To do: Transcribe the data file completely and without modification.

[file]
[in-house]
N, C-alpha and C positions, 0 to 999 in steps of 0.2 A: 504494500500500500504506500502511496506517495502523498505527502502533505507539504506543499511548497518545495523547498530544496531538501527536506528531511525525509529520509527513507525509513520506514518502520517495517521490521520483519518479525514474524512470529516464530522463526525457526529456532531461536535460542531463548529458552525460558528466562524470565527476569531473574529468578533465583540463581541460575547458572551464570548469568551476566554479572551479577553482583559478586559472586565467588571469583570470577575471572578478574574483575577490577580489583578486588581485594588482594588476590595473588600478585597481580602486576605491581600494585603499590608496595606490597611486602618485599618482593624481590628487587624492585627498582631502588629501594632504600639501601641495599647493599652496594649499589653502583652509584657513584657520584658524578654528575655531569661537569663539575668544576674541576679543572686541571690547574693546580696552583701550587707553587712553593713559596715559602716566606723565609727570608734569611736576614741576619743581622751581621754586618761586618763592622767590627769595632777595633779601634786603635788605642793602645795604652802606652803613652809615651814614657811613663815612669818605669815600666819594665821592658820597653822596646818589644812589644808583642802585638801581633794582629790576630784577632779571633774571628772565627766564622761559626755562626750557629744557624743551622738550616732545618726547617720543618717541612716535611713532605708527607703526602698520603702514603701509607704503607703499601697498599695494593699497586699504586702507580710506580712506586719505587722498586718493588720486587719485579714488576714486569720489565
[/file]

[in-house]
N, C-alpha and C positions, 0 to 999 in steps of 0.2 A: 504494500500500500504506500502511496506517495502523498505527502502533505507539504506543499511548497518545495523547498530544496531538501527536506528531511525525509529520509527513507525509513520506514518502520517495517521490521520483519518479525514474524512470529516464530522463526525457526529456532531461536535460542531463548529458552525460558528466562524470565527476569531473574529468578533465583540463581541460575547458572551464570548469568551476566554479572551479577553482583559478586559472586565467588571469583570470577575471572578478574574483575577490577580489583578486588581485594588482594588476590595473588600478585597481580602486576605491581600494585603499590608496595606490597611486602618485599618482593624481590628487587624492585627498582631502588629501594632504600639501601641495599647493599652496594649499589653502583652509584657513584657520584658524578654528575655531569661537569663539575668544576674541576679543572686541571690547574693546580696552583701550587707553587712553593713559596715559602716566606723565609727570608734569611736576614741576619743581622751581621754586618761586618763592622767590627769595632777595633779601634786603635788605642793602645795604652802606652803613652809615651814614657811613663815612669818605669815600666819594665821592658820597653822596646818589644812589644808583642802585638801581633794582629790576630784577632779571633774571628772565627766564622761559626755562626750557629744557624743551622738550616732545618726547617720543618717541612716535611713532605708527607703526602698520603702514603701509607704503607703499601697498599695494593699497586699504586702507580710506580712506586719505587722498586718493588720486587719485579714488576714486569720489565